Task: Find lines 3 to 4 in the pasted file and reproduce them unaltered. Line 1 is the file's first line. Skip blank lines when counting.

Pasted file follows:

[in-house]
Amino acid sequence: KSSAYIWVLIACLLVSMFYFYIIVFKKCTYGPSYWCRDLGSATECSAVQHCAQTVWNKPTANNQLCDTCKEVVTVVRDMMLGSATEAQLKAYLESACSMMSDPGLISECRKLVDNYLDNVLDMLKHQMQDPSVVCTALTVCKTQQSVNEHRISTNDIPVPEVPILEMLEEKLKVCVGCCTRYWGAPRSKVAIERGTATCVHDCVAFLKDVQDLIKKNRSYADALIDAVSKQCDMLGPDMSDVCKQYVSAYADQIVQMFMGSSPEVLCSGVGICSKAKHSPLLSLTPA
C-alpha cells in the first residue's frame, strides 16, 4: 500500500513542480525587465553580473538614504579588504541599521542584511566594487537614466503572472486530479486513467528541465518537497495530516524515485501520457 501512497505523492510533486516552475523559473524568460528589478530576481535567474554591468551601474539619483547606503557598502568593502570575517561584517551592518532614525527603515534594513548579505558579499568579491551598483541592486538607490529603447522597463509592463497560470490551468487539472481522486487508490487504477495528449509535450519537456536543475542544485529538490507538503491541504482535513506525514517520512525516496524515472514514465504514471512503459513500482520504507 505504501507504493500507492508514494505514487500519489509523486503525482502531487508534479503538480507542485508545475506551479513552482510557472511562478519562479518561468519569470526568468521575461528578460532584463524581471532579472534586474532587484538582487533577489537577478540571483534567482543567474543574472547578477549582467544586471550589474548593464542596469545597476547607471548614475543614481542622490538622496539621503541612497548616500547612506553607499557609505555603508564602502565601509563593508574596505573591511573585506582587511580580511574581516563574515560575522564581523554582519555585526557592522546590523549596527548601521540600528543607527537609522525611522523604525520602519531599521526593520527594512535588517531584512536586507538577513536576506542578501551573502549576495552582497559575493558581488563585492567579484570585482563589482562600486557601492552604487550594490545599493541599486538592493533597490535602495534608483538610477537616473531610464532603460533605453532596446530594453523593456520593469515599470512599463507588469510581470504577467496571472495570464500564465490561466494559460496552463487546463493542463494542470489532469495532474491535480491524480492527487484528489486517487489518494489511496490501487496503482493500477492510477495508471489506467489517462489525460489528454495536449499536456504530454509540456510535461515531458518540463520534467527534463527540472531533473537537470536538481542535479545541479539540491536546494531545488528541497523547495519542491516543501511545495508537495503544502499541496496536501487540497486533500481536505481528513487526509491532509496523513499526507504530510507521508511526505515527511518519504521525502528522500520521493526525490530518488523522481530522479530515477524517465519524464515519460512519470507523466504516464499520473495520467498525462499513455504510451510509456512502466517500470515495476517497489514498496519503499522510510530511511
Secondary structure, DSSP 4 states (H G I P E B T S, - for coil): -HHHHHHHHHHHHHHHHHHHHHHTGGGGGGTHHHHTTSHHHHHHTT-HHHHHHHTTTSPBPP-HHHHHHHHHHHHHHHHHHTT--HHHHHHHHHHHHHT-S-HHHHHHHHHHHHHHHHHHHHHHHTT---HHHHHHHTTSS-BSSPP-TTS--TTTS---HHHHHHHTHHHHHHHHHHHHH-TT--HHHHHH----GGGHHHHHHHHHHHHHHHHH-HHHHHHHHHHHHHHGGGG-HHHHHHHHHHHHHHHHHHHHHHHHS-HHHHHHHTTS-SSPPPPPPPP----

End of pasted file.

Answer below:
C-alpha cells in the first residue's frame, strides 16, 4: 500500500513542480525587465553580473538614504579588504541599521542584511566594487537614466503572472486530479486513467528541465518537497495530516524515485501520457 501512497505523492510533486516552475523559473524568460528589478530576481535567474554591468551601474539619483547606503557598502568593502570575517561584517551592518532614525527603515534594513548579505558579499568579491551598483541592486538607490529603447522597463509592463497560470490551468487539472481522486487508490487504477495528449509535450519537456536543475542544485529538490507538503491541504482535513506525514517520512525516496524515472514514465504514471512503459513500482520504507 505504501507504493500507492508514494505514487500519489509523486503525482502531487508534479503538480507542485508545475506551479513552482510557472511562478519562479518561468519569470526568468521575461528578460532584463524581471532579472534586474532587484538582487533577489537577478540571483534567482543567474543574472547578477549582467544586471550589474548593464542596469545597476547607471548614475543614481542622490538622496539621503541612497548616500547612506553607499557609505555603508564602502565601509563593508574596505573591511573585506582587511580580511574581516563574515560575522564581523554582519555585526557592522546590523549596527548601521540600528543607527537609522525611522523604525520602519531599521526593520527594512535588517531584512536586507538577513536576506542578501551573502549576495552582497559575493558581488563585492567579484570585482563589482562600486557601492552604487550594490545599493541599486538592493533597490535602495534608483538610477537616473531610464532603460533605453532596446530594453523593456520593469515599470512599463507588469510581470504577467496571472495570464500564465490561466494559460496552463487546463493542463494542470489532469495532474491535480491524480492527487484528489486517487489518494489511496490501487496503482493500477492510477495508471489506467489517462489525460489528454495536449499536456504530454509540456510535461515531458518540463520534467527534463527540472531533473537537470536538481542535479545541479539540491536546494531545488528541497523547495519542491516543501511545495508537495503544502499541496496536501487540497486533500481536505481528513487526509491532509496523513499526507504530510507521508511526505515527511518519504521525502528522500520521493526525490530518488523522481530522479530515477524517465519524464515519460512519470507523466504516464499520473495520467498525462499513455504510451510509456512502466517500470515495476517497489514498496519503499522510510530511511
Secondary structure, DSSP 4 states (H G I P E B T S, - for coil): -HHHHHHHHHHHHHHHHHHHHHHTGGGGGGTHHHHTTSHHHHHHTT-HHHHHHHTTTSPBPP-HHHHHHHHHHHHHHHHHHTT--HHHHHHHHHHHHHT-S-HHHHHHHHHHHHHHHHHHHHHHHTT---HHHHHHHTTSS-BSSPP-TTS--TTTS---HHHHHHHTHHHHHHHHHHHHH-TT--HHHHHH----GGGHHHHHHHHHHHHHHHHH-HHHHHHHHHHHHHHGGGG-HHHHHHHHHHHHHHHHHHHHHHHHS-HHHHHHHTTS-SSPPPPPPPP----